Johnson and Boon make an excellentreivew of the literature, both pro and ocn form the perspective of what pharmacists need to know, and is available online.
        For a good unbiased review of the literature I suggest you start with Johnson and Boon.
        Am J Pharm Educ. 2007 February 15; 71(1): 07
        Where Does Homeopathy Fit in Pharmacy Practice?
        There are also now phytopatholgoical reviews.


      • Guy Chapman says:

        Or we could cite this extremely well constructed trial by a CAM advocate: http://rheumatology.oxfordjournals.org/content/early/2010/11/08/rheumatology.keq234

        “Homeopathy has clinical benefits in rheumatoid arthritis patients that are attributable to the consultation process but not the homeopathic remedy: a randomized controlled clinical trial.”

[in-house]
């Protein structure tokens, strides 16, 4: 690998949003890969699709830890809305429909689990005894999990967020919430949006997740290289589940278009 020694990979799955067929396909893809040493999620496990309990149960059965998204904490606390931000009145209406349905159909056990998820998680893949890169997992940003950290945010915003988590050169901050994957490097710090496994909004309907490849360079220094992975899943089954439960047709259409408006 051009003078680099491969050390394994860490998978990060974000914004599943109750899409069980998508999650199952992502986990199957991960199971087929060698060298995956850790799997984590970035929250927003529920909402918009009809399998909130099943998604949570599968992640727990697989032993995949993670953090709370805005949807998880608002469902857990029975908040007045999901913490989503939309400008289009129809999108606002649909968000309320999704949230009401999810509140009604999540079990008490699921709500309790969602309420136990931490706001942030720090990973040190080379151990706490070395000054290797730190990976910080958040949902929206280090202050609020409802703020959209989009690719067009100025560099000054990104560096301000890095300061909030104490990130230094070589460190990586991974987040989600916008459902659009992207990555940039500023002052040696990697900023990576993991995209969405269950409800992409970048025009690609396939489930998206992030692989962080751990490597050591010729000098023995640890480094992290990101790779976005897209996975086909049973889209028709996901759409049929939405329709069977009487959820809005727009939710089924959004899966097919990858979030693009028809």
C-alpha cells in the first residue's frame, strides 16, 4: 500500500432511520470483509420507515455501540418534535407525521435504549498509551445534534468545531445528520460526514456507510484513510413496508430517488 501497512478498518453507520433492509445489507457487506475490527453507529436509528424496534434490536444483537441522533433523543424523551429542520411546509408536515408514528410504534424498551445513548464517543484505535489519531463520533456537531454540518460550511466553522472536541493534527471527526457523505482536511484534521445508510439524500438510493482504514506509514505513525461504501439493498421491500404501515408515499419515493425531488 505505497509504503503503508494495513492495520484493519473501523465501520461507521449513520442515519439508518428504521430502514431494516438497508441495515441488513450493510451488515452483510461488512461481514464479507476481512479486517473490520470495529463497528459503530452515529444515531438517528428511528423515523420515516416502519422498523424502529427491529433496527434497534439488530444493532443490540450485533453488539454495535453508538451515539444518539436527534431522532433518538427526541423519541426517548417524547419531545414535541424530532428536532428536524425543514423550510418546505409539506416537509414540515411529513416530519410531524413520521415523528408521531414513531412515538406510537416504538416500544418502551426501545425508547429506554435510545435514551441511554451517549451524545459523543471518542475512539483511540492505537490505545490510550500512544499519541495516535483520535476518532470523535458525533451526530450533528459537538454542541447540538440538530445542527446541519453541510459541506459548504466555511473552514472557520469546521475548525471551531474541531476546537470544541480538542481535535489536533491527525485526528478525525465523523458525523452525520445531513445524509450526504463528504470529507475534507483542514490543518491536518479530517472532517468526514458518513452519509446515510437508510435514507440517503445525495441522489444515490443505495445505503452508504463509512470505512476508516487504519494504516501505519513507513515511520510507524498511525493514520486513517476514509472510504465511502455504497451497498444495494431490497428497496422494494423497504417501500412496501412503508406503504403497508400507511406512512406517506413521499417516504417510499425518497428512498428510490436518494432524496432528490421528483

So, with conflicting evidence, the only way to resolve the argument is for the homeopaths to show how their purported “science” works.

        This tells you some of the hurdles you need to jump: http://www.chapmancentral.co.uk/wiki/Homeopathy_challenge


      • ISayISaw says:

        It’s curious when homeopaths trot out their pet meta-analyses they almost always include Linde’s 1997 study, but not the re-analysis of 1999.


        Why is that?

        Could it be the damning words: “We conclude that in the study set investigated, there was clear evidence that studies with better methodological quality tended to yield less positive results.” which do rather undermine the homeopaths’ case.

        Also they said this;